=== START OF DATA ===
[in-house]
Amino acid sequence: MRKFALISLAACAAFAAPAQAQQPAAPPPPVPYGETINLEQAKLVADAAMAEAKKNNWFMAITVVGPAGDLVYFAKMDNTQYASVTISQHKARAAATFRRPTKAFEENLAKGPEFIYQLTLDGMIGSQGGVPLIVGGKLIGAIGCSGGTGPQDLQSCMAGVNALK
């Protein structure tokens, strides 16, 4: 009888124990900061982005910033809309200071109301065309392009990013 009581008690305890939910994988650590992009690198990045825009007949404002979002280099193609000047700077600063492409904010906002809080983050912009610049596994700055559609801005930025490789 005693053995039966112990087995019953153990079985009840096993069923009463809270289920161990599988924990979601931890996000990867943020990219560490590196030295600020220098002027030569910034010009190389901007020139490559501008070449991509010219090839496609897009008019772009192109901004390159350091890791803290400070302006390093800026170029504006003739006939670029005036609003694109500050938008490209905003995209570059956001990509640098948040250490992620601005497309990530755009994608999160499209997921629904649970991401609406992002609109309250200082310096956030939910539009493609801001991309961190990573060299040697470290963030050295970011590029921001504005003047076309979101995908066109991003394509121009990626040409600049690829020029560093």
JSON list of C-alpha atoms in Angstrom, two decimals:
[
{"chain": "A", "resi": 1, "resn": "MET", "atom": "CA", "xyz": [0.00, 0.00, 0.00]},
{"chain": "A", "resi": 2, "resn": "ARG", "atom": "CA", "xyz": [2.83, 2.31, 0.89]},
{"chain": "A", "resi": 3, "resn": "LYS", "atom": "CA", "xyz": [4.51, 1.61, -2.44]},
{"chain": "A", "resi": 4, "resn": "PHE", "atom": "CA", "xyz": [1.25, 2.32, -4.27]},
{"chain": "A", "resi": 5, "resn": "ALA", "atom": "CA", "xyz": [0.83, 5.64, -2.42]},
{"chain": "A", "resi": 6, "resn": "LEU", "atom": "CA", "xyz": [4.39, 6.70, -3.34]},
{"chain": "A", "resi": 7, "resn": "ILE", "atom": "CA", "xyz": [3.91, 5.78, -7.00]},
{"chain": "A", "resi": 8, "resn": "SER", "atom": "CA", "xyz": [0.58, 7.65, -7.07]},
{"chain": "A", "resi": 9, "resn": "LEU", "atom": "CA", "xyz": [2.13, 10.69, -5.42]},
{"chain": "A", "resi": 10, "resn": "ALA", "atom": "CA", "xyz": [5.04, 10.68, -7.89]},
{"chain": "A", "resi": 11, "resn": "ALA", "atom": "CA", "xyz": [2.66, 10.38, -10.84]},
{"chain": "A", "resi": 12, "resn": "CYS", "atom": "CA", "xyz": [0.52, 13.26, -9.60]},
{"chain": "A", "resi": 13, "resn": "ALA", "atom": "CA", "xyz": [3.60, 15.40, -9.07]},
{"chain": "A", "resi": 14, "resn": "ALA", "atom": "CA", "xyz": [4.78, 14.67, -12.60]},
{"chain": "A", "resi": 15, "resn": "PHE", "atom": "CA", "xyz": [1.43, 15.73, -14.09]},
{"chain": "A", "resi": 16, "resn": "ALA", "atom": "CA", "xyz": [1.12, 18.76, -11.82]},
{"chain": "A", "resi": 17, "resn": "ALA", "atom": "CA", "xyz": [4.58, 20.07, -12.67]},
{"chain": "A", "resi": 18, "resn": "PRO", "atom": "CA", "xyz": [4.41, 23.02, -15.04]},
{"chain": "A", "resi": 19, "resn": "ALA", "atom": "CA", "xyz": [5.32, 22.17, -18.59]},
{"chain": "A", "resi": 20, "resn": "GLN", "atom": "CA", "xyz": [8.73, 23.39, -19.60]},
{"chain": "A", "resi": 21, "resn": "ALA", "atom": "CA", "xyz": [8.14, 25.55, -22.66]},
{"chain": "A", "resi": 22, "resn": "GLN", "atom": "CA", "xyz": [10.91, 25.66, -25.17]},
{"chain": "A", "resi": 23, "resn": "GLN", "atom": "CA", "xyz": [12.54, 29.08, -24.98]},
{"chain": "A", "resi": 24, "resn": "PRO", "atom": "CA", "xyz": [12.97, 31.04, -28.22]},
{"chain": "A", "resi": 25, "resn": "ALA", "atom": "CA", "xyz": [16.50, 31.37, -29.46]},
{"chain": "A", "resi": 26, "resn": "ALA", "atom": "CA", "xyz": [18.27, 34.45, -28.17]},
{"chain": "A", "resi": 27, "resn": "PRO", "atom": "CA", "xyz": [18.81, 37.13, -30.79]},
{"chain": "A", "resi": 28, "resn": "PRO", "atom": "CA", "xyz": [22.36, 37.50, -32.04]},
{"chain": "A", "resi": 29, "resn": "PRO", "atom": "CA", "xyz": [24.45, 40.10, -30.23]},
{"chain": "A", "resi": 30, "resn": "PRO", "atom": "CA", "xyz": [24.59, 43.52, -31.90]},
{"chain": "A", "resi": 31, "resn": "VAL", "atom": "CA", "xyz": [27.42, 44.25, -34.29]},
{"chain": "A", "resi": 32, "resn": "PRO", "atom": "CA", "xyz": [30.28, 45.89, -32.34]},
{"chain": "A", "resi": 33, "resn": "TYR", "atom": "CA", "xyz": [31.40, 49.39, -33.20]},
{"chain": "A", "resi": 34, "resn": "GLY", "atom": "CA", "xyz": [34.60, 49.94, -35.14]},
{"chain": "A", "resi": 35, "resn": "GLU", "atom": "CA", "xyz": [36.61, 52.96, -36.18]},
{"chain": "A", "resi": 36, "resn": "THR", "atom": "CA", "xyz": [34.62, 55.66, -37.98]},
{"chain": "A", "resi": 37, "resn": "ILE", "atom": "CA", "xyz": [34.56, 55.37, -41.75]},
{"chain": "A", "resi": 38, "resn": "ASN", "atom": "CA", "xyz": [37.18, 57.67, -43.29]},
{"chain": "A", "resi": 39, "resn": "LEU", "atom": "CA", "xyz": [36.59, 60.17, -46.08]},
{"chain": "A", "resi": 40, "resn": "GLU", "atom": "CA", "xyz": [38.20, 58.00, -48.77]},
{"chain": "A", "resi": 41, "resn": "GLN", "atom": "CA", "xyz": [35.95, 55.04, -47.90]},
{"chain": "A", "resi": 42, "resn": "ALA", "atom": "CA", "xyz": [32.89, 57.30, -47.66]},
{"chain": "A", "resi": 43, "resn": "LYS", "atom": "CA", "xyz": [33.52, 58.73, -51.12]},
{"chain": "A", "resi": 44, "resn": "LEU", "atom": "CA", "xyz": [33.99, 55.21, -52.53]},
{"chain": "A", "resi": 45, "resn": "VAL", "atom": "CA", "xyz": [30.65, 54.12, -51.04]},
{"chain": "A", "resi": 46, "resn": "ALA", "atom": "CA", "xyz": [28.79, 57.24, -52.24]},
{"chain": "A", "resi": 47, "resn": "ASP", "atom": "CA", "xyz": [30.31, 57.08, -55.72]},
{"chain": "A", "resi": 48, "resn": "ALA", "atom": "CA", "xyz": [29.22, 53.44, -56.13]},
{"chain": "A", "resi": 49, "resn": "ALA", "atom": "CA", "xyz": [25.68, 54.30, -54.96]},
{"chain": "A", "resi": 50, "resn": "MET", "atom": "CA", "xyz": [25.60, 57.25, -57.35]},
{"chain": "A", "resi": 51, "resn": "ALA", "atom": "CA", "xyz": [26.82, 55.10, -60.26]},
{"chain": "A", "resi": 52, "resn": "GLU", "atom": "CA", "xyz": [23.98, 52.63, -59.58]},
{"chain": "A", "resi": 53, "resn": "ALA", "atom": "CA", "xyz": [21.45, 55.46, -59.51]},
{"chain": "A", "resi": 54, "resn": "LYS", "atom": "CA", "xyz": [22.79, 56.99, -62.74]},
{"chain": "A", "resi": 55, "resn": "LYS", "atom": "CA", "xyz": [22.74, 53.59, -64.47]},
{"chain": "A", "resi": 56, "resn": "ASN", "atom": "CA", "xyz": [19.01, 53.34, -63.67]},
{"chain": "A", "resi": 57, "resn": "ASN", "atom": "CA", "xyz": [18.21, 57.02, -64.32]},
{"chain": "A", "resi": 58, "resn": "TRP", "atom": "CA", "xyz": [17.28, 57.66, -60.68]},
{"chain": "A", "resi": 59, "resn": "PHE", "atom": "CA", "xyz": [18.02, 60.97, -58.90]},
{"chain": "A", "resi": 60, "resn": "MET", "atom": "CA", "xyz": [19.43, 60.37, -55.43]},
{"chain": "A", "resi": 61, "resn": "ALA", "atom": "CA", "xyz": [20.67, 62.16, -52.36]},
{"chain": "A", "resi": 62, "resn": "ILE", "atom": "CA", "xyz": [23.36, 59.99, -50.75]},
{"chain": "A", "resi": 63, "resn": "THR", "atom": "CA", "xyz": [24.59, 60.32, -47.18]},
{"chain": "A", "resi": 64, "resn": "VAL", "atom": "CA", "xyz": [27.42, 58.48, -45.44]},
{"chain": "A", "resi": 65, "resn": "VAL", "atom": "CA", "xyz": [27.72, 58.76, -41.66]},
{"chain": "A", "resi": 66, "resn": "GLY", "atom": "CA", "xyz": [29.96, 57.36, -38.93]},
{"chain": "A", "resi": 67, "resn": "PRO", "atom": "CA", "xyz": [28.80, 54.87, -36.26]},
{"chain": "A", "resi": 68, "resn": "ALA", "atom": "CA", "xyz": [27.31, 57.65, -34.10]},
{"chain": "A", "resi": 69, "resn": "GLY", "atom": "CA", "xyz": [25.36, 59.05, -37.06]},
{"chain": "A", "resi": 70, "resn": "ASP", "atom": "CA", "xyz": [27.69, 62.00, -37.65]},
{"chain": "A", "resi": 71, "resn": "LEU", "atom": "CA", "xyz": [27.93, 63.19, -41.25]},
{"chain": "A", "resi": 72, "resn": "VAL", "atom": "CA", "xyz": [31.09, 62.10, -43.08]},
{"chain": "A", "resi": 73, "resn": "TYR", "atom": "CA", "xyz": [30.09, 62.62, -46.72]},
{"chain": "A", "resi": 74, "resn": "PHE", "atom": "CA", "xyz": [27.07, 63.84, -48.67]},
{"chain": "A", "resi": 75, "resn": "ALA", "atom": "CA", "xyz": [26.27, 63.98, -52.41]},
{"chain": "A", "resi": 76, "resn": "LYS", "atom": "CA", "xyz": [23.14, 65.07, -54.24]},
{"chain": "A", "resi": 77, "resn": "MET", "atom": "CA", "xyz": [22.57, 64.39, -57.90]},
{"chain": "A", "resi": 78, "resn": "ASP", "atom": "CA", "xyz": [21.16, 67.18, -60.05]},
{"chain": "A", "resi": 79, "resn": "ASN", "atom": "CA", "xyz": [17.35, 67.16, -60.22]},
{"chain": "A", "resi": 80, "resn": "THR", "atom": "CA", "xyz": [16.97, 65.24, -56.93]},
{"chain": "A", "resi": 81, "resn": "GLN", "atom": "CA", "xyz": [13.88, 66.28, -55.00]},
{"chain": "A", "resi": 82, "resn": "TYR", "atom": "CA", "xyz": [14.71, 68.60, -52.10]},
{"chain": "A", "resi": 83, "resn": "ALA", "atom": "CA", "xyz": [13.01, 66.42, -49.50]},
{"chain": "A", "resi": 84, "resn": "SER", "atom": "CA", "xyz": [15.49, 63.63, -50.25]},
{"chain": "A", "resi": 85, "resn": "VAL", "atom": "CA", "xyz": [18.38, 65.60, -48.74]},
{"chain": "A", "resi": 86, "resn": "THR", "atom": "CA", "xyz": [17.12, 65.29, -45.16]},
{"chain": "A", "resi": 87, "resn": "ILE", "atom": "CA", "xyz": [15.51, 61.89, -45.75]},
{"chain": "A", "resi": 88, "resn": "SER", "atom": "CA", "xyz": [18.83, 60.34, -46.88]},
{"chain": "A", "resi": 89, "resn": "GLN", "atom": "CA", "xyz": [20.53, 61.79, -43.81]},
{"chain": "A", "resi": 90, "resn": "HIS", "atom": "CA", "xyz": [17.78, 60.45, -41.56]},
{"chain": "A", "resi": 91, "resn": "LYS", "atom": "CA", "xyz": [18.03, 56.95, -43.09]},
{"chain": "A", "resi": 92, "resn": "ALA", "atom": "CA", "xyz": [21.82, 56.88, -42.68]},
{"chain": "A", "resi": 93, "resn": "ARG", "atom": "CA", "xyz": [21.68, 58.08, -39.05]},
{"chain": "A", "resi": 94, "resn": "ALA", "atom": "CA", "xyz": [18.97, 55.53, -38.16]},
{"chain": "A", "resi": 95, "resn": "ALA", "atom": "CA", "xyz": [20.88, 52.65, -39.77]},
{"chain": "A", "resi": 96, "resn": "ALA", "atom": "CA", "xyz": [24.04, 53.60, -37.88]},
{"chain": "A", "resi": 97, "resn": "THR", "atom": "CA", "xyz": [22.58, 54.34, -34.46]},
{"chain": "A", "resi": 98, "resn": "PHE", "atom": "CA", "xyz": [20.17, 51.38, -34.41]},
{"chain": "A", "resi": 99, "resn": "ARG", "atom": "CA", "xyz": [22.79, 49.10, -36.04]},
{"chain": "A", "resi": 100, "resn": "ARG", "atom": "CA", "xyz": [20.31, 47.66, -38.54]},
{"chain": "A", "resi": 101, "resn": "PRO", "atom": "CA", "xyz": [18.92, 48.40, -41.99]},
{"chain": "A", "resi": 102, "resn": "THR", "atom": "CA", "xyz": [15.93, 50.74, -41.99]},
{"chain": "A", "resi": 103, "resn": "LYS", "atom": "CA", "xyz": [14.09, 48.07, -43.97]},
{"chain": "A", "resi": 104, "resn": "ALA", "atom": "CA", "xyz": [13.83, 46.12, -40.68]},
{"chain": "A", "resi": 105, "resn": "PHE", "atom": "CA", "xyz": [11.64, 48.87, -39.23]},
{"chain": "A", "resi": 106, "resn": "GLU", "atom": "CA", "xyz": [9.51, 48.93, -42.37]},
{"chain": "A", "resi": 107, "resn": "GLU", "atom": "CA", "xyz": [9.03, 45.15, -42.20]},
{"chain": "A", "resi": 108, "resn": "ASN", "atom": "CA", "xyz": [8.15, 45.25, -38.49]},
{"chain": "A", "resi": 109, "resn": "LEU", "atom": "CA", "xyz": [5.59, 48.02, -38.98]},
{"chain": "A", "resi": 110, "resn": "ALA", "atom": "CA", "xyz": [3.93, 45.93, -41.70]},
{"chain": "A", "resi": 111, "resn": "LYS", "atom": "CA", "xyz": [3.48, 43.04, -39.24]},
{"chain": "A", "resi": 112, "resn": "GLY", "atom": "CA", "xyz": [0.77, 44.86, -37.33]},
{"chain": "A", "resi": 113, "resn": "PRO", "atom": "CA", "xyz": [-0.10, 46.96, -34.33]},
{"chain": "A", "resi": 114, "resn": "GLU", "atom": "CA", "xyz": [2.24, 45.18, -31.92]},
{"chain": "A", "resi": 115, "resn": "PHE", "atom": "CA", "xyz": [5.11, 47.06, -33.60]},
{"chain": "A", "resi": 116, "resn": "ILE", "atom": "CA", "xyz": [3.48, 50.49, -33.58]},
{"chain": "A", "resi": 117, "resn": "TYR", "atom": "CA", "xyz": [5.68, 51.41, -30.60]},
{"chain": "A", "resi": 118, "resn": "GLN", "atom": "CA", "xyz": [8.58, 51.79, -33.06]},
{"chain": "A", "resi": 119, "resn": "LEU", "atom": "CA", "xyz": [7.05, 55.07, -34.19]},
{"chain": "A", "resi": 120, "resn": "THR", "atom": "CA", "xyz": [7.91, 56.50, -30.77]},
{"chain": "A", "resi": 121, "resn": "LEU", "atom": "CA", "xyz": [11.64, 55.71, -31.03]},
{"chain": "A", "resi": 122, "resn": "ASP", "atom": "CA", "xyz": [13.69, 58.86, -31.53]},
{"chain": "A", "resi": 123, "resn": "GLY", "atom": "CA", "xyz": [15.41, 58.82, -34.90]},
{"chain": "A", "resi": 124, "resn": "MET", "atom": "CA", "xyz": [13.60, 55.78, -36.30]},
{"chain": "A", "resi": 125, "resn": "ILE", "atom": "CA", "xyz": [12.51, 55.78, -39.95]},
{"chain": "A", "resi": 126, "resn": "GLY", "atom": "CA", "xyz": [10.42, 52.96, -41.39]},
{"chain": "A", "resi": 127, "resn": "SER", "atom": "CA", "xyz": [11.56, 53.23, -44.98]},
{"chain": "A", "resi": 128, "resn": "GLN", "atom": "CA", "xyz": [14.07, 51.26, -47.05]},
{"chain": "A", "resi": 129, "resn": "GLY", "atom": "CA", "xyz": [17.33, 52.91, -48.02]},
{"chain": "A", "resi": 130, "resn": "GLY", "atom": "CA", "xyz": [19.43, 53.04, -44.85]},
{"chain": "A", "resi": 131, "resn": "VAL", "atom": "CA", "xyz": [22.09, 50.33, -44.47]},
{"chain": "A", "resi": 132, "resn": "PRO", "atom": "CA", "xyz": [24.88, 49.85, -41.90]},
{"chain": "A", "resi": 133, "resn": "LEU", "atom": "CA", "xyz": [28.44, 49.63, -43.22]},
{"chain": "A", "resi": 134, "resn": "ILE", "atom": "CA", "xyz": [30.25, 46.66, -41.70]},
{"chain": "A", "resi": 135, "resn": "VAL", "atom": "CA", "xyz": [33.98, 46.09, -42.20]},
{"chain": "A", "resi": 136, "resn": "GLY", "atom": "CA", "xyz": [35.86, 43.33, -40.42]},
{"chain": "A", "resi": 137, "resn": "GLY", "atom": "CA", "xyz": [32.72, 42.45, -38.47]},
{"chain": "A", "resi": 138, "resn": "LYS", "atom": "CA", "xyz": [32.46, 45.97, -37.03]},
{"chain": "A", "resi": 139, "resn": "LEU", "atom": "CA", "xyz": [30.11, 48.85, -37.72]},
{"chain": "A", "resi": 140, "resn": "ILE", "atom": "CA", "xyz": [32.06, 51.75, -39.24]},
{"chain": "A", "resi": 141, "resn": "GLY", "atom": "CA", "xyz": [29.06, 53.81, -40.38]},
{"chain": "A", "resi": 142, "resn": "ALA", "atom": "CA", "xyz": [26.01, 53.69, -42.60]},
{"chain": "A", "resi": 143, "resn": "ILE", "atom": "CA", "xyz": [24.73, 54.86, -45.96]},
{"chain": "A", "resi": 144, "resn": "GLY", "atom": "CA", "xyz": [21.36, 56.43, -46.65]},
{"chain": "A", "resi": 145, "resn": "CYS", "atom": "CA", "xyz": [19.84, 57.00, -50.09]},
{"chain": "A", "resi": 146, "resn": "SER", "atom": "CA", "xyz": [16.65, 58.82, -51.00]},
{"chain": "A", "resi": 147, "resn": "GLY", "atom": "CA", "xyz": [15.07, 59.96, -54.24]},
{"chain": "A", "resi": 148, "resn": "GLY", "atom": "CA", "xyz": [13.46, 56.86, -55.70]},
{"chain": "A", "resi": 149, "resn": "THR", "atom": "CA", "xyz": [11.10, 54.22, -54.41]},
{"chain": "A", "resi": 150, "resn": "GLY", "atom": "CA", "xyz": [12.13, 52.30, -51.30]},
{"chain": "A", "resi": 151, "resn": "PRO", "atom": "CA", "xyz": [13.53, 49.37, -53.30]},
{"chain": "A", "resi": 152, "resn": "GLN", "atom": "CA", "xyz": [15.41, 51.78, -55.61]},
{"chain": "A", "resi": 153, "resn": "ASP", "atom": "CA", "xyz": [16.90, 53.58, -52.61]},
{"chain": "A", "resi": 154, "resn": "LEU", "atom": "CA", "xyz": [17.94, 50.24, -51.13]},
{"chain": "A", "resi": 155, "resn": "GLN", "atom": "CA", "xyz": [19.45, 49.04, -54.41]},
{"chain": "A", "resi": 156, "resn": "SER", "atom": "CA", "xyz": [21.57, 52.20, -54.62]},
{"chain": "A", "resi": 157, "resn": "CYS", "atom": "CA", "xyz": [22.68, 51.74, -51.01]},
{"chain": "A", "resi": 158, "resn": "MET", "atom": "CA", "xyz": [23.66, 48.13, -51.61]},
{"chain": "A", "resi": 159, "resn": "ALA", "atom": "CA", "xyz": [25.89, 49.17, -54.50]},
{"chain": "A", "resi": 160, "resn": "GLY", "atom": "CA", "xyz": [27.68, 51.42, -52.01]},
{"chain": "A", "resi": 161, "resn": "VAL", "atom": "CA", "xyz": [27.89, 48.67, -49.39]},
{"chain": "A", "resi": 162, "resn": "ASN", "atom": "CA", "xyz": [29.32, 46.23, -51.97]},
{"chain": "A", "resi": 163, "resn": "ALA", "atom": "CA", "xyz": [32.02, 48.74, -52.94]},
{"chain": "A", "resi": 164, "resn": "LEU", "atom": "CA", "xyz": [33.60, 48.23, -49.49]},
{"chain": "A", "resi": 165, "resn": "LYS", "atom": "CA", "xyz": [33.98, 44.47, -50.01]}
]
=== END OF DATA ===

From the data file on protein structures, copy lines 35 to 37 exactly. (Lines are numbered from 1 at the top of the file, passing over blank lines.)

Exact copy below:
{"chain": "A", "resi": 30, "resn": "PRO", "atom": "CA", "xyz": [24.59, 43.52, -31.90]},
{"chain": "A", "resi": 31, "resn": "VAL", "atom": "CA", "xyz": [27.42, 44.25, -34.29]},
{"chain": "A", "resi": 32, "resn": "PRO", "atom": "CA", "xyz": [30.28, 45.89, -32.34]},